Come Visit the Lenyadri – The Land of Devotees
Lenyadri, also known as the Ganesha Lena, is a 30 rock-cut Buddhist cave, situated at a distance of about 5km north of Junnar in Pune district in the Indian state of Maharashtra. Other caves surrounding the Junnar city are: Manmodicaves, Shivneri caves and Tulja caves.
One of the caves which originally happened to be a Buddhist Vihara has been adapted on a later stage as a Hindu temple dedicated to the god Ganesha. It is one of the Ashtavinayak shrines located at Western Maharashtra. There lie exactly twenty-six of the caves which are individually numbered. The caves face the south and are numbered serially from east to west. Of the many caves present, 9 of them are Chaitya-grihas or chapels, while the rest are viharas or monasteries. The latter is in the form of dwellings and cells. There are also several rock-cut water cisterns out of which two of them have inscriptions. The caves can be dated from between the 1st and 3rd century AD while the Ganesha shrine belongs to the 1st century AD.
Architecture of Lenyadri
The Asthavinayaka shrine is one of the largest excavations of Junnar, of about 100 feet which is approximately30 m above the sea-level. In design, it is an unpillared hall with 20 rooms approximately of different dimensions. The hall is large, can be entered by a central door, under a veranda supported only with pillars with 2 windows on either side of the entrance. The hall, in recent days, is treated as the sabha-mandapa or the “assembly hall” of the Ganesha temple. 283 steps built in stone masonry over eight flights lead to the entrance. The steps are believed to represent sensual pleasures, which the god Ganesha has overcome. The veranda of the said vihara has six pillars and two pilasters (half-pillars), to support an architrave from which projects eaves relieved with a railing resting on beams and rafters.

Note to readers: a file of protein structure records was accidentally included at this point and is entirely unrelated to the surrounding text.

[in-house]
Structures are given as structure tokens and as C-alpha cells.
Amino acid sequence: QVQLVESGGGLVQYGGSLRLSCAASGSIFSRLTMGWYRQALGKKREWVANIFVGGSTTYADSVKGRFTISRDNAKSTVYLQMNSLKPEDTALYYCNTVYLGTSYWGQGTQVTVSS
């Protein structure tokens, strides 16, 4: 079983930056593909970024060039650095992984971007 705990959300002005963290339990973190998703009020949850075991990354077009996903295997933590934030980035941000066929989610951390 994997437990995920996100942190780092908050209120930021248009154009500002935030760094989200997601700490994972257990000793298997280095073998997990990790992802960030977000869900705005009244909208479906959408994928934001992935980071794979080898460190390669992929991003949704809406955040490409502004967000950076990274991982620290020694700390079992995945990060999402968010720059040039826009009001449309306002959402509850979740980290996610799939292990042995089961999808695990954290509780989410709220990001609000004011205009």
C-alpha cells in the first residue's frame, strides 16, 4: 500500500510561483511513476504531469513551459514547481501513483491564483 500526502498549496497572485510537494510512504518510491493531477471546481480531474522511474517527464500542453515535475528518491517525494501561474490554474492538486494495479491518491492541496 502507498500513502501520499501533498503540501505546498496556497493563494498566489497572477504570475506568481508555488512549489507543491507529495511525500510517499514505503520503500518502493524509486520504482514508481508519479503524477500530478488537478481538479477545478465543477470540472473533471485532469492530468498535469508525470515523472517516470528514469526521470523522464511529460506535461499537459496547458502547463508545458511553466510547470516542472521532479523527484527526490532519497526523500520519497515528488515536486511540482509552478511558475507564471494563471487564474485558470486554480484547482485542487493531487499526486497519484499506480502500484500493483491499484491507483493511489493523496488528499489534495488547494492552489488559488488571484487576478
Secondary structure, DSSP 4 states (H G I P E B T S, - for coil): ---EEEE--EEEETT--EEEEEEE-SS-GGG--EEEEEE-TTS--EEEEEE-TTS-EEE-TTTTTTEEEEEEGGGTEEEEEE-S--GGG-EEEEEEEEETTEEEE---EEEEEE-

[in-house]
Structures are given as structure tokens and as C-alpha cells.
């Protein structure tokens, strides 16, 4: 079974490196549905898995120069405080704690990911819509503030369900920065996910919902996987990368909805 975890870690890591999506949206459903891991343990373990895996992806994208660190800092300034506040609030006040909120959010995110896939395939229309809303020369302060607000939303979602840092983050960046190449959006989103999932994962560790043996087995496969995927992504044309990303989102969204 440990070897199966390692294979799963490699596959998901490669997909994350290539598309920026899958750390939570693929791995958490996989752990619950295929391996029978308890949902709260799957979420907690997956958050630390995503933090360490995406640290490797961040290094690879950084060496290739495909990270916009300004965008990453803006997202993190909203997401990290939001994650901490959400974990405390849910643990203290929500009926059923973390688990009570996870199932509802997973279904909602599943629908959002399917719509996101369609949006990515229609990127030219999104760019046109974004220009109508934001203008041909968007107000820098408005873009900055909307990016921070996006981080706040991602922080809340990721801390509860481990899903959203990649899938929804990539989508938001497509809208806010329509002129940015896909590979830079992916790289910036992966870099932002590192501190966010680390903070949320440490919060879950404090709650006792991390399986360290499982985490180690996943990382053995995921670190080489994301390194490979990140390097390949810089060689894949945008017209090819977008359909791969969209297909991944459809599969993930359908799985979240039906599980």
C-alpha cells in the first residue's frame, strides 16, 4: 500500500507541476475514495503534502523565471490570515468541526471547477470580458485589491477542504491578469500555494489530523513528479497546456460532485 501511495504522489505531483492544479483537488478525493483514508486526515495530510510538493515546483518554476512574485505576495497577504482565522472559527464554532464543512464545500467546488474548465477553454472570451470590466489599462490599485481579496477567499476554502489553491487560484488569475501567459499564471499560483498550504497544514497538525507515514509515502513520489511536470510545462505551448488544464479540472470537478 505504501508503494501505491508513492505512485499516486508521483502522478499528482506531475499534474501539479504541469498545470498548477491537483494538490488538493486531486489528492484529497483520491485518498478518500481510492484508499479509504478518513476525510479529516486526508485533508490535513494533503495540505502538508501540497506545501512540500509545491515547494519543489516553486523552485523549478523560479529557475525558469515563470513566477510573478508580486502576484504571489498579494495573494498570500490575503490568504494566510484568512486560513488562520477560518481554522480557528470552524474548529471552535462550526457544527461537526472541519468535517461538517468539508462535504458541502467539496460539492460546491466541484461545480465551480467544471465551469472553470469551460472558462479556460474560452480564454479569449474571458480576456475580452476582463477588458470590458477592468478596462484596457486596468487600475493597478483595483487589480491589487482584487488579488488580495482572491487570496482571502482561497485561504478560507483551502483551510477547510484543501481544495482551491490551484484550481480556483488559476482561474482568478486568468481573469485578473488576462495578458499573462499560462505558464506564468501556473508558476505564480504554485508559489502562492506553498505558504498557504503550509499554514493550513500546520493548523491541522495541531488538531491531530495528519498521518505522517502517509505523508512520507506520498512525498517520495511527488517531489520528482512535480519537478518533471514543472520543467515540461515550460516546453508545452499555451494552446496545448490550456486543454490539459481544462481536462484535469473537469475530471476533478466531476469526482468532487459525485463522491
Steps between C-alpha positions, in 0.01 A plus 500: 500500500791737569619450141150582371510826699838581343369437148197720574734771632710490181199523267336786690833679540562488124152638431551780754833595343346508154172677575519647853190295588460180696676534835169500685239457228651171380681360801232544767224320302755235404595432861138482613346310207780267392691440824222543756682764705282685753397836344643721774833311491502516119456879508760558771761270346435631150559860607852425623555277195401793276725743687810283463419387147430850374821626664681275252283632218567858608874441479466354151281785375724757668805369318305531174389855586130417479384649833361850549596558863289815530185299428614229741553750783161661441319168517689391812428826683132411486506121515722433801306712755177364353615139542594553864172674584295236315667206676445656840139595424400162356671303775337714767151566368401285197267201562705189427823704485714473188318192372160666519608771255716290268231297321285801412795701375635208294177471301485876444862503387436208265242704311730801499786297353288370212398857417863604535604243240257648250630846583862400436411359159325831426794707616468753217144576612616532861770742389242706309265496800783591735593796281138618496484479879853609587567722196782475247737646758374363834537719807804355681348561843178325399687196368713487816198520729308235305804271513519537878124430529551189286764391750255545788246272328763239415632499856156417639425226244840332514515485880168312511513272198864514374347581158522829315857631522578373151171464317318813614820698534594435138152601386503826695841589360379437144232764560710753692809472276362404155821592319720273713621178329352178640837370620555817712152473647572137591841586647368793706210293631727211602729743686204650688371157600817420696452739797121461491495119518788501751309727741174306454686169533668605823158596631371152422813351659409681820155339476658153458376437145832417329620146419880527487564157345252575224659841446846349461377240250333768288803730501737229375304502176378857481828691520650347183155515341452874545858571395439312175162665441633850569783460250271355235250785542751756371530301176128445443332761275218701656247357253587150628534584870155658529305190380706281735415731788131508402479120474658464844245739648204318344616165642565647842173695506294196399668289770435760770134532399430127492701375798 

Much later, the two central cells of the rear wall have been joined together by breaking the partition in between to place the Ganesha image. The old narrow entrance was widened during the conversion of the cells to the Ganesha temple. Two other smaller entrances to the hall is also an eye-catcher. All the entrances bear marks of sockets for fixing wooden doors during the conversion, and still, they do have doors. The paintings depicted Ganesha’s childhood, marriage preparations, battle with demons and much more. Some of the cells which were used for storage were locked with wooden doors. Nine memorials resembling Sati were added on the left wall during the construction, each in the shape of a long pillar with an arched top, and to the right of each pillar, a hand raised above the elbow, with an open palm, signifying Sati’s blessing. While three panels were plain, the rest was sculpted to make memorials.
Lenyadri is one of the sets of eight Ganesha temples collectively called Ashtavinayaka.
The temple along with the caves lies under the authority of the archaeological survey of India. Sardar Deshpande is the head-priest and is in charge of the temple’s activities. He does not stay in Lenyadri.
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